Speaking at LSE, Dr Arvind Virmani argued that India has the capacity to resume high levels of economic growth, but only if the government implements policies to remove bottlenecks and address supply constraints.
India’s GDP growth rate slowed to 6.5 per cent in 2011-12, down from 8.4 per cent in the previous two financial years. The Indian rupee, meanwhile, is at an all-time low. At a recent talk at LSE, Dr Arvind Virmani, an executive director at the International Monetary Fund, argued that global concerns about an Indian slowdown constitute nothing more than media hype. While acknowledging that the probability of a euro meltdown in the near future would impact the Indian economy, Virmani suggested that emerging market economies, including India, have the policy space and ability to minimise the effect of such a crisis and resume growth. To make his argument, Virmani drew a distinction between accelerating and sustaining growth and stated that, at this point, India need only do the latter. For this, however, he pointed out that urgent policy actions are required to remove bottlenecks to growth, eliminate rent-seeking and reduce supply constraints.
Virmani put forth the ‘J curve of growth’ theory to show that India’s growth prospects are more stable than they seem. He sees the Indian economy as having unfolded in three phases. In the first phase, India maintained a 1.3 per cent per annum growth rate from 1951 to 1979. In the second phase, reforms of the 1980s, including gradual decontrol and import liberalisation, tripled India’s per capita growth rate to about 3.7 per cent per annum between 1980 and 1991. In the third phase, extensive economic reforms in the 1990s doubled the growth potential of the Indian economy up to 7.5 per cent per annum. However, this growth was not clearly visible in the aggregate data during the 1990s, and did not fully register until 2006. Virmani explained this delay through the ‘J curve effect’, which demonstrates that there is a time lag before economic reforms take effect owing to changes in relative prices, the decreasing competitiveness of certain industries and the time needed for new technologies to spread.
Based on this theory, Virmani argued that the current Indian economy has a higher underlying growth rate than the figures imply and that there is still time to put the economy back on track for a sustained per capita GDP growth rate of 7 to 7.5 per cent. To do this, the Indian government would have to remove various bottlenecks and facilitate drivers of equitable economic growth.
As a start, Virmani suggested learning from the examples of what he terms high growth economies (HGEs)—economies that have grown at seven per cent or more for longer than one decade. Virmani’s research shows that the historical trend is for poor decadal correlation; in other words, countries that enjoy high growth rates in one decade rarely show similar growth the following decade. Since the 1960s, only 19 countries have proved to be HGEs; of these, eight were Asian countries and one-third were resource rich. Only three countries – China, Myanmar and Equatorial Guinea – still count as HGEs and continue to grow at seven per cent or more. According to this formula, India counts as a potential high growth economy (pHGE) since it has demonstrated a growth rate of six per cent or more for more than one decade.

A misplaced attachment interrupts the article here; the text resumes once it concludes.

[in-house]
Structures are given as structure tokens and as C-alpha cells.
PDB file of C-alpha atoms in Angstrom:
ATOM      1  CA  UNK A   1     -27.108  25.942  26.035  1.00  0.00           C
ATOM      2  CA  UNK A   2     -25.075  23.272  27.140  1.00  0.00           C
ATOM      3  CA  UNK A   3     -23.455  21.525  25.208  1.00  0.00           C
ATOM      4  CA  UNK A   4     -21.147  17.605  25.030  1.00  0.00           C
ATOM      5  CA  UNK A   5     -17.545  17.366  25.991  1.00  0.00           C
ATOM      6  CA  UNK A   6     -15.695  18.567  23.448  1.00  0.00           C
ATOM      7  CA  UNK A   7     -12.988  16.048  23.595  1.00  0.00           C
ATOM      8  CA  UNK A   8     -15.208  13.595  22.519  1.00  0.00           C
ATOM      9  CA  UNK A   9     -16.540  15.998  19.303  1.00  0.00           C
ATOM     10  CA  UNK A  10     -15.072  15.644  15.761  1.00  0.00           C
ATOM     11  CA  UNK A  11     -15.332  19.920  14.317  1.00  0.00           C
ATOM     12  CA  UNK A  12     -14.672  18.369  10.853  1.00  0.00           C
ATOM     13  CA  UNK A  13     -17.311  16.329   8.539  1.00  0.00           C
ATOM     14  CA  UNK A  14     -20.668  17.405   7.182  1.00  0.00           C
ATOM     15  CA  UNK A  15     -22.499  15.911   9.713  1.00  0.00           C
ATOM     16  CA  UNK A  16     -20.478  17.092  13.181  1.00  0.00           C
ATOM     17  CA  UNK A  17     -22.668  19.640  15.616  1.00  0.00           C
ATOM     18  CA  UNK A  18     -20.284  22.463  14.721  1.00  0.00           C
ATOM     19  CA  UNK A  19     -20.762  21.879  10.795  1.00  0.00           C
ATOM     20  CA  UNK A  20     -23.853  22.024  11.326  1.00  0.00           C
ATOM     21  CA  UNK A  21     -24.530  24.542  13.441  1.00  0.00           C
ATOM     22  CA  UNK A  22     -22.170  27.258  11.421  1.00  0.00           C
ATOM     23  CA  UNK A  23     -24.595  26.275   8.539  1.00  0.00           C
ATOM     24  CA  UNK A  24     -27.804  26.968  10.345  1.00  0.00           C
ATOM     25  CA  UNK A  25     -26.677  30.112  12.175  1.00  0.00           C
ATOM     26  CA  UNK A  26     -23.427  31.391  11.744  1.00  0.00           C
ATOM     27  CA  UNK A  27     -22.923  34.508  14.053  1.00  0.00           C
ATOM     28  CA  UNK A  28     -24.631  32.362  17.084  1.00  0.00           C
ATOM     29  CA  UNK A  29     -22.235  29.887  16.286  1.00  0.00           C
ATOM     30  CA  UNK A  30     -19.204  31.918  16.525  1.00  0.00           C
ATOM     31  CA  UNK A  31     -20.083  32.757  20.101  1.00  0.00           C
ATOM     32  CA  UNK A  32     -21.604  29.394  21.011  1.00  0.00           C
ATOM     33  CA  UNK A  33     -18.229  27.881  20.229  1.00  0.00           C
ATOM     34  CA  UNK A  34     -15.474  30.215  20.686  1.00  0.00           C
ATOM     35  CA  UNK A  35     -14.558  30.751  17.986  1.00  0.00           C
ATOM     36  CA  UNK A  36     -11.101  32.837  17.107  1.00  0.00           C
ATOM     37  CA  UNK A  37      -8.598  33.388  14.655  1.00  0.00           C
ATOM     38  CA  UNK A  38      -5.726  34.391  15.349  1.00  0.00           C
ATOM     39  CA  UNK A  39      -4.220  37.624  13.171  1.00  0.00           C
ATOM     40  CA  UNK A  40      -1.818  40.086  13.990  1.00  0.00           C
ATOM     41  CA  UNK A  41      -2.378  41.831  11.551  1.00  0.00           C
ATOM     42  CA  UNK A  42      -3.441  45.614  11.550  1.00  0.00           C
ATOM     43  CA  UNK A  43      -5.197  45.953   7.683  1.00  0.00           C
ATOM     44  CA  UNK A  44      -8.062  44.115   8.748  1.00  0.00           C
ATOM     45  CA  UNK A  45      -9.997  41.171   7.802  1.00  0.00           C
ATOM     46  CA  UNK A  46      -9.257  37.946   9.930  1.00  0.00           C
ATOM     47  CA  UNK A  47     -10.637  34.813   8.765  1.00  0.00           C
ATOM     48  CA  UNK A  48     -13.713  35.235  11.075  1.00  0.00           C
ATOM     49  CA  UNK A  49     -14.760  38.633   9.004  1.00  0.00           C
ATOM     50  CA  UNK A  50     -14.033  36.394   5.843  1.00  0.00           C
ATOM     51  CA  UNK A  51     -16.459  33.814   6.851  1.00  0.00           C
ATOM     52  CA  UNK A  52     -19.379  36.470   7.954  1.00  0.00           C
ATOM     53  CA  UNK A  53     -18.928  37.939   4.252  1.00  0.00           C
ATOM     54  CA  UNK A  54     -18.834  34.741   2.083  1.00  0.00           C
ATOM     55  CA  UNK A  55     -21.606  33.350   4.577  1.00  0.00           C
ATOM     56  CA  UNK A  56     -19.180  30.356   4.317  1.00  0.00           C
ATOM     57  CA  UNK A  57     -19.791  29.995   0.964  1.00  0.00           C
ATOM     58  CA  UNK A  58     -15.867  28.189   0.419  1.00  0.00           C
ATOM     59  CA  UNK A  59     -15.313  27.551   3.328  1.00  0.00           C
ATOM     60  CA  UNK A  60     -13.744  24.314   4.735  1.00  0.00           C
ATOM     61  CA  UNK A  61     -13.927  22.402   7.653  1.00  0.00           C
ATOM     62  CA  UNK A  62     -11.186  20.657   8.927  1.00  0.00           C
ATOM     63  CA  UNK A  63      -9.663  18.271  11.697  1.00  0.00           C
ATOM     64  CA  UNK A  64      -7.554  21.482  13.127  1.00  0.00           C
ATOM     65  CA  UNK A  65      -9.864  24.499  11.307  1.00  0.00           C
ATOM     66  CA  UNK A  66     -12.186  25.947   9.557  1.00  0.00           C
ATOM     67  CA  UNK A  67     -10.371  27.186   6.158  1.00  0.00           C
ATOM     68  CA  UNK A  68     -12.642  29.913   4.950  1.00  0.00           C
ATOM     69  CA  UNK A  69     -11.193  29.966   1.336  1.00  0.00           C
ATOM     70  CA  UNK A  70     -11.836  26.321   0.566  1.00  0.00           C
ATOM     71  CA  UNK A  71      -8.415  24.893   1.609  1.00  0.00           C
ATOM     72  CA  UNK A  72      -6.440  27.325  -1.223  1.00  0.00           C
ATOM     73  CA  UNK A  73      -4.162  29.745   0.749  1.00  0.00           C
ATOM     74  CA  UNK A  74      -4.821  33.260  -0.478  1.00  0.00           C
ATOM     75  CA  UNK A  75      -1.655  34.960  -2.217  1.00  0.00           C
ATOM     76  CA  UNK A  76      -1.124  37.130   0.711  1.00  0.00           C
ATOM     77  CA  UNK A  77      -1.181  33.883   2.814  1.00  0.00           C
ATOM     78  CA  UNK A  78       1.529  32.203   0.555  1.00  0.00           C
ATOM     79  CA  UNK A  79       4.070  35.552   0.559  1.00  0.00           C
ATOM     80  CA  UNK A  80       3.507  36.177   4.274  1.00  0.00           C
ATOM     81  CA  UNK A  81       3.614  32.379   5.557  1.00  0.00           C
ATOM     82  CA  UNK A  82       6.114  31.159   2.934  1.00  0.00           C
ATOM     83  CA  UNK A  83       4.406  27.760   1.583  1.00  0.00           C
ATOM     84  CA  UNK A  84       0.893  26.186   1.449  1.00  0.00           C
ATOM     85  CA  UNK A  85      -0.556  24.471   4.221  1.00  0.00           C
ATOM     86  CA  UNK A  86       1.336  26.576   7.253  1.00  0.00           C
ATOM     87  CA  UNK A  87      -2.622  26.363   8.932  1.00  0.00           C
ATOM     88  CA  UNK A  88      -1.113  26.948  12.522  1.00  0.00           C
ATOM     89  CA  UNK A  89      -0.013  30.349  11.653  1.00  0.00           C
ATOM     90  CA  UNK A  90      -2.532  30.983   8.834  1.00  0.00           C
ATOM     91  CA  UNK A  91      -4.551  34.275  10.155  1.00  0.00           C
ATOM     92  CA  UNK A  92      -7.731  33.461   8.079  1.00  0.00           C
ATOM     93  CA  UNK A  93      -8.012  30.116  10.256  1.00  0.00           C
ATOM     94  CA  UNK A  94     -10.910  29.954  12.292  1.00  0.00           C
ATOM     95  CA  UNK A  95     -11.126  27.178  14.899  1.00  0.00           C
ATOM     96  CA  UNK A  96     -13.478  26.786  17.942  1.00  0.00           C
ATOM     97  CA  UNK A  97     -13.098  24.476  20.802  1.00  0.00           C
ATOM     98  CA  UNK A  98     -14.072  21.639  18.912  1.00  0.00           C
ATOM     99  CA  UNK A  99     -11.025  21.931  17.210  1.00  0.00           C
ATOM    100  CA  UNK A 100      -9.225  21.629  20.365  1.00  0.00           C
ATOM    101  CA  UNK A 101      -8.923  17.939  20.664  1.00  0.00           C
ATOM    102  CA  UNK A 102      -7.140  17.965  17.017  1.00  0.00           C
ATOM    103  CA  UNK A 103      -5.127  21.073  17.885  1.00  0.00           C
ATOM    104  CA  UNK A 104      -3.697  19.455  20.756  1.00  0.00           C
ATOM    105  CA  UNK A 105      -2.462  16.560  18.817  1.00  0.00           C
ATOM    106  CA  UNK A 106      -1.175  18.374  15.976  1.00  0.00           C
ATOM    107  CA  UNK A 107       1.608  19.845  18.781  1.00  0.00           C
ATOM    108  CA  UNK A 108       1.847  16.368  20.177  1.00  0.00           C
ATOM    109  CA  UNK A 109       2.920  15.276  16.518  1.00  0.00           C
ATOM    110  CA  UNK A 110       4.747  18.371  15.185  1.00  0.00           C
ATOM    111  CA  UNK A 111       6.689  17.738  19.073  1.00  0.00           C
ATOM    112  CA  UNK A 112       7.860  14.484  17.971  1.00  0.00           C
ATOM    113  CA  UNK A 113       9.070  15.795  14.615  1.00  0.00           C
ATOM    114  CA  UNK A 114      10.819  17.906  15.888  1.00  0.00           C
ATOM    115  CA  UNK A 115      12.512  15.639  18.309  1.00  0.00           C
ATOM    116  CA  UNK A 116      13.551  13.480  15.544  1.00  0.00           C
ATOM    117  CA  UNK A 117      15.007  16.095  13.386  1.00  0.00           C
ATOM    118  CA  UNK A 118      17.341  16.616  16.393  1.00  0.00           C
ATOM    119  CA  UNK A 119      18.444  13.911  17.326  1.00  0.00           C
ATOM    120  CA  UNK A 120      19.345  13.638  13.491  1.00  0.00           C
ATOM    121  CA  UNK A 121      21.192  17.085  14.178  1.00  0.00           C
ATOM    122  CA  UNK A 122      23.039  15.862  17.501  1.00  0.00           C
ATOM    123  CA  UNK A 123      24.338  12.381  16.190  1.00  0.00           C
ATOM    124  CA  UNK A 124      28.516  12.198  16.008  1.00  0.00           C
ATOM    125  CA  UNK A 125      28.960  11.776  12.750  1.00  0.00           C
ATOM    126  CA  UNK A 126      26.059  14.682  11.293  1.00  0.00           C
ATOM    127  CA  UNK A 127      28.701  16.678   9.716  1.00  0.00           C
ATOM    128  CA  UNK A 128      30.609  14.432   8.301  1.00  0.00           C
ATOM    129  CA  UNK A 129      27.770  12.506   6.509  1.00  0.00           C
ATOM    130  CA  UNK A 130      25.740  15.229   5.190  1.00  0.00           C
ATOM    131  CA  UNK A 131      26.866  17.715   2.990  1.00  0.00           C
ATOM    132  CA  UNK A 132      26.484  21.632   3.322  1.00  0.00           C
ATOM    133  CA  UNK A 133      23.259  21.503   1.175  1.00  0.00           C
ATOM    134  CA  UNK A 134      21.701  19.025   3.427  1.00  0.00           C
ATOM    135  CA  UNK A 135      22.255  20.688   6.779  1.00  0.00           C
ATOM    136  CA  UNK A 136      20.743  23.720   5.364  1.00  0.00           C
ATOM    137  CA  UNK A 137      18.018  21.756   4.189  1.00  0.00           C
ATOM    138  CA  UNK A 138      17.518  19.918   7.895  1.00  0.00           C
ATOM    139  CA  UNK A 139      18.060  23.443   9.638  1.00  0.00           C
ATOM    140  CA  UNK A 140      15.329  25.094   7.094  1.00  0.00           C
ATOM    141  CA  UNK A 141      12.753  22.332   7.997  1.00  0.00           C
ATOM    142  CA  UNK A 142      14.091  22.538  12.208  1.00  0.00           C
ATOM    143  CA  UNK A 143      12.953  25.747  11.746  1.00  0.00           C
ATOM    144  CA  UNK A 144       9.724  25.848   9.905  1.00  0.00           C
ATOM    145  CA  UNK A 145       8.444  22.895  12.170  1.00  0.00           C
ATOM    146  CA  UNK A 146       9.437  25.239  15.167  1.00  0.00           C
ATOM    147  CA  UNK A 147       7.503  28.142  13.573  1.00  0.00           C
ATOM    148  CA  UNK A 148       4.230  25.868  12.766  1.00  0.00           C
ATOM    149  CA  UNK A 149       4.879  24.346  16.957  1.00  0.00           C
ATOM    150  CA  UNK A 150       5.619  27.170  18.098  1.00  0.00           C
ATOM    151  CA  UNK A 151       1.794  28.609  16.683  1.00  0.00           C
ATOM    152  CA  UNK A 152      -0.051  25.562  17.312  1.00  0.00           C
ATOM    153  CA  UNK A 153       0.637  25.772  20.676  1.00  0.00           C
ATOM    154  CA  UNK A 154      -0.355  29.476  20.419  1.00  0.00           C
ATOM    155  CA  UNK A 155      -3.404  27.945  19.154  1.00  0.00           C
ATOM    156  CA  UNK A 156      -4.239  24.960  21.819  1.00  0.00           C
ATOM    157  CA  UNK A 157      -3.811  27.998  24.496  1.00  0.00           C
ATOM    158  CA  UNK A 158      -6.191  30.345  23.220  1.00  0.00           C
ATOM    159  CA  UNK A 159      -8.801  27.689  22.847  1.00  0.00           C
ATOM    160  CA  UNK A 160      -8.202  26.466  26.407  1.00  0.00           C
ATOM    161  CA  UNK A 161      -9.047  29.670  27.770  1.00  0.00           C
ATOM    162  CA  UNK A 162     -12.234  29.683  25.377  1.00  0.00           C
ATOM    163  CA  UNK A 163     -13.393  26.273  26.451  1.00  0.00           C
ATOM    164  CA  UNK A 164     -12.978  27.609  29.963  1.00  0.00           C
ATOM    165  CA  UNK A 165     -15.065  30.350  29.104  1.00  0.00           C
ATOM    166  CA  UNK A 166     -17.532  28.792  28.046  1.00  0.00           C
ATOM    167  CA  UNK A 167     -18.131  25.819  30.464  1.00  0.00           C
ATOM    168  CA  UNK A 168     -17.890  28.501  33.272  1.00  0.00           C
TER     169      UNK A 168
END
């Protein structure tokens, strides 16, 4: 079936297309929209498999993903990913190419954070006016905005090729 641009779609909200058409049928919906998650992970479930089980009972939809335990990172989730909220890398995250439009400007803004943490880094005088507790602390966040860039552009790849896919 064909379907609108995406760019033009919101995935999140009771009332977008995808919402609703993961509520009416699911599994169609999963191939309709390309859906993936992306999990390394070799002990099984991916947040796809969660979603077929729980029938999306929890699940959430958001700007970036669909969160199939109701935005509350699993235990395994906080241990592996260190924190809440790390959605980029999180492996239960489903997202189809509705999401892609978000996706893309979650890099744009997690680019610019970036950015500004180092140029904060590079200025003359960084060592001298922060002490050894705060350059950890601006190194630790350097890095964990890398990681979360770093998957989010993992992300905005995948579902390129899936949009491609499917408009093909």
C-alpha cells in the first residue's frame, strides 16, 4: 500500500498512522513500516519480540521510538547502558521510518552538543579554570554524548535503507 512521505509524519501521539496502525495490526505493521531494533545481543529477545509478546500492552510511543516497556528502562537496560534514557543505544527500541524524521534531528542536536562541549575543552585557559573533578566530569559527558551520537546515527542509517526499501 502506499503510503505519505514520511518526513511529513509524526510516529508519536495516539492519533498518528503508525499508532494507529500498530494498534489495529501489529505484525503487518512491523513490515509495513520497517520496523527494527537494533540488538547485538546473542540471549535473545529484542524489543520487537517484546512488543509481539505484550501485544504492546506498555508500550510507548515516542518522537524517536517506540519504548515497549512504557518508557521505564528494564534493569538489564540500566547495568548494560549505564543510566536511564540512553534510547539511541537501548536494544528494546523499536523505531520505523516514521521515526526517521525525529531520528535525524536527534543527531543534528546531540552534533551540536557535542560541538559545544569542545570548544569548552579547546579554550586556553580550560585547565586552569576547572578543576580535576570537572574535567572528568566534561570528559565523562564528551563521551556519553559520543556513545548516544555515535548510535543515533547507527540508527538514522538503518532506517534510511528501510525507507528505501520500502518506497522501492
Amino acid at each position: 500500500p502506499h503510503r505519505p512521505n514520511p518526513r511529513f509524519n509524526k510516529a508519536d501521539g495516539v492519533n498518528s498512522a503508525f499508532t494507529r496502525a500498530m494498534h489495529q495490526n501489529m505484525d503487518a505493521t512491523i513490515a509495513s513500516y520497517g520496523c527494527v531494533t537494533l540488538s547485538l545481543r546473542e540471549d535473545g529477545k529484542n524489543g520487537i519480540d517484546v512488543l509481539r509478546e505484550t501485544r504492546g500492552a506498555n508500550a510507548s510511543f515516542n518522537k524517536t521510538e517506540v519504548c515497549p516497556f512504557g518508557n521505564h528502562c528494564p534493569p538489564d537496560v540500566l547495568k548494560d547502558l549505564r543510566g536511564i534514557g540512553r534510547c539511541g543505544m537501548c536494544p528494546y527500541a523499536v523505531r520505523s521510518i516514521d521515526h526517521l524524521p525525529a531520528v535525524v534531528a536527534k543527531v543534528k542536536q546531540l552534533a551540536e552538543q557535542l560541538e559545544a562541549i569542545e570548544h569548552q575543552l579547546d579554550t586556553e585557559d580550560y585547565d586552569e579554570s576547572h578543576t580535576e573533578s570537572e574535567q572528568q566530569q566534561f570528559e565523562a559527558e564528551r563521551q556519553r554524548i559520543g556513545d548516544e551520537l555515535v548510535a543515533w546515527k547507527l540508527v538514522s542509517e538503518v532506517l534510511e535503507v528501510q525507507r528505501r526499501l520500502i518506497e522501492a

Virmani believes that India can learn from HGEs that seek to sustain, rather than accelerate, a high growth rate. Speaking at LSE, he argued that rather than introduce “big bang” reforms aimed at sparking growth, India needs to learn how to deal promptly and pragmatically with the negative effects of exogenous shocks such as the euro crisis. The Indian government also needs to address the problem of supply chain bottlenecks resulting from incomplete reforms. Moreover, Virmani emphasised the need for the Indian government to initiate a process of institutional reforms to manage high growth; as he put it, institutional inertia can produce a “hopelessness”, which in turn has a negative effect on investment, making the need for reform more urgent.
Given that growth itself creates new imbalances, Virmani also stressed the urgency of addressing broader political economy challenges. Among the issues he listed as requiring urgent policy action are conflicts over land acquisition, mining rights and better legislation on leasing natural resources.
In this context, Virmani also argued that government policies often prove ineffective because they fail to identify the correct source of the problem. By way of example, he discussed India’s rising food prices, which are exacerbated by the prevalence of fragmented supply chains that cannot cope with the demands of distribution. Virmani also tackled the issue of poor social mobility and highlighted the need to keep worker skills relevant and cutting-edge. Finally, Virmani acknowledged the negative impact of rent-seeking and rampant corruption, describing these practices as the greatest source of income inequality in India.
Notably, Virmani claimed that none of India’s many problems is insurmountable in the face of timely and effective policy planning. He urged the Indian government to think of these challenges as the “black lining of a silver cloud”: once tackled through policy actions, India’s myriad bottlenecks and supply chain shortcomings should not limit the country’s ability to maintain high rates of economic growth for consecutive decades.
Dr Arvind Virmani is Executive Director at the IMF and Affiliate Professor, George Mason University. Previously, he has advised the Indian government for 25 years in various positions, including Chief Economic Advisor.